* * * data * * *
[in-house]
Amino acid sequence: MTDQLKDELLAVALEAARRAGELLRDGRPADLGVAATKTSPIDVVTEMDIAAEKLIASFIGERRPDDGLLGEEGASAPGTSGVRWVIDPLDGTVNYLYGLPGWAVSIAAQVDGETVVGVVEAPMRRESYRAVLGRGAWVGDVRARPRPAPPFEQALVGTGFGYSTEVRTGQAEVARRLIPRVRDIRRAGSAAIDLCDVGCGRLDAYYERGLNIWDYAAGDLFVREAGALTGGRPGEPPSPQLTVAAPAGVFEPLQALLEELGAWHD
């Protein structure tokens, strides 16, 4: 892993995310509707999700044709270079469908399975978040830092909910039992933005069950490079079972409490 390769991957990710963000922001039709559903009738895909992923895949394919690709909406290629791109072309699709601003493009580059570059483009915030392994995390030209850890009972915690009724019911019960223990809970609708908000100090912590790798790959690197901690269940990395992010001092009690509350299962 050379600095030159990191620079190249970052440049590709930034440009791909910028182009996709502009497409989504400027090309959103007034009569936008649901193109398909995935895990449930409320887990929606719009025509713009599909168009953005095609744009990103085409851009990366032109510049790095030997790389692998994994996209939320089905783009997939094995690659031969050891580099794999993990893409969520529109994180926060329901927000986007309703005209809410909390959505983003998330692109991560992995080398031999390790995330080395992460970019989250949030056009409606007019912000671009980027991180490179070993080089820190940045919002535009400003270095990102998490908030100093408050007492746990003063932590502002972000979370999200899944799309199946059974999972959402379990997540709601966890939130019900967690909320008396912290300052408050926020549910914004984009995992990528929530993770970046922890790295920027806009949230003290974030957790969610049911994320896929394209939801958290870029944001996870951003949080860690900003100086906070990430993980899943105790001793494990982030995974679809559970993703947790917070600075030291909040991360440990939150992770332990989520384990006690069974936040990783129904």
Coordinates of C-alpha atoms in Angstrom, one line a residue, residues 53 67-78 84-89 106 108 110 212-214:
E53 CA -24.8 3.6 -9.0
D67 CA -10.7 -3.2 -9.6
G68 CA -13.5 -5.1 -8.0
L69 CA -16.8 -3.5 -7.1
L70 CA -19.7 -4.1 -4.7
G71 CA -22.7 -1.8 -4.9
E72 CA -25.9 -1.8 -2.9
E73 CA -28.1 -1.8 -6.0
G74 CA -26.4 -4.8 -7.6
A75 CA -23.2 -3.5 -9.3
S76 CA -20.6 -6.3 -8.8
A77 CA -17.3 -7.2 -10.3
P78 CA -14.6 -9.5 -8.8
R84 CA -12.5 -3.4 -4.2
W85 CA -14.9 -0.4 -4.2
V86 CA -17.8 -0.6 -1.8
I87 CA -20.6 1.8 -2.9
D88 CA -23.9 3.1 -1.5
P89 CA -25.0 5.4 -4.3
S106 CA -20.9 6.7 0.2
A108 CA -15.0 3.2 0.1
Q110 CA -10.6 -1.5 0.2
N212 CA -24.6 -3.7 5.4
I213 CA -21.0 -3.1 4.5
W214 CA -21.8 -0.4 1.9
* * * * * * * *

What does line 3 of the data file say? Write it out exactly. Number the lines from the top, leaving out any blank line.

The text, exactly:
């Protein structure tokens, strides 16, 4: 892993995310509707999700044709270079469908399975978040830092909910039992933005069950490079079972409490 390769991957990710963000922001039709559903009738895909992923895949394919690709909406290629791109072309699709601003493009580059570059483009915030392994995390030209850890009972915690009724019911019960223990809970609708908000100090912590790798790959690197901690269940990395992010001092009690509350299962 050379600095030159990191620079190249970052440049590709930034440009791909910028182009996709502009497409989504400027090309959103007034009569936008649901193109398909995935895990449930409320887990929606719009025509713009599909168009953005095609744009990103085409851009990366032109510049790095030997790389692998994994996209939320089905783009997939094995690659031969050891580099794999993990893409969520529109994180926060329901927000986007309703005209809410909390959505983003998330692109991560992995080398031999390790995330080395992460970019989250949030056009409606007019912000671009980027991180490179070993080089820190940045919002535009400003270095990102998490908030100093408050007492746990003063932590502002972000979370999200899944799309199946059974999972959402379990997540709601966890939130019900967690909320008396912290300052408050926020549910914004984009995992990528929530993770970046922890790295920027806009949230003290974030957790969610049911994320896929394209939801958290870029944001996870951003949080860690900003100086906070990430993980899943105790001793494990982030995974679809559970993703947790917070600075030291909040991360440990939150992770332990989520384990006690069974936040990783129904």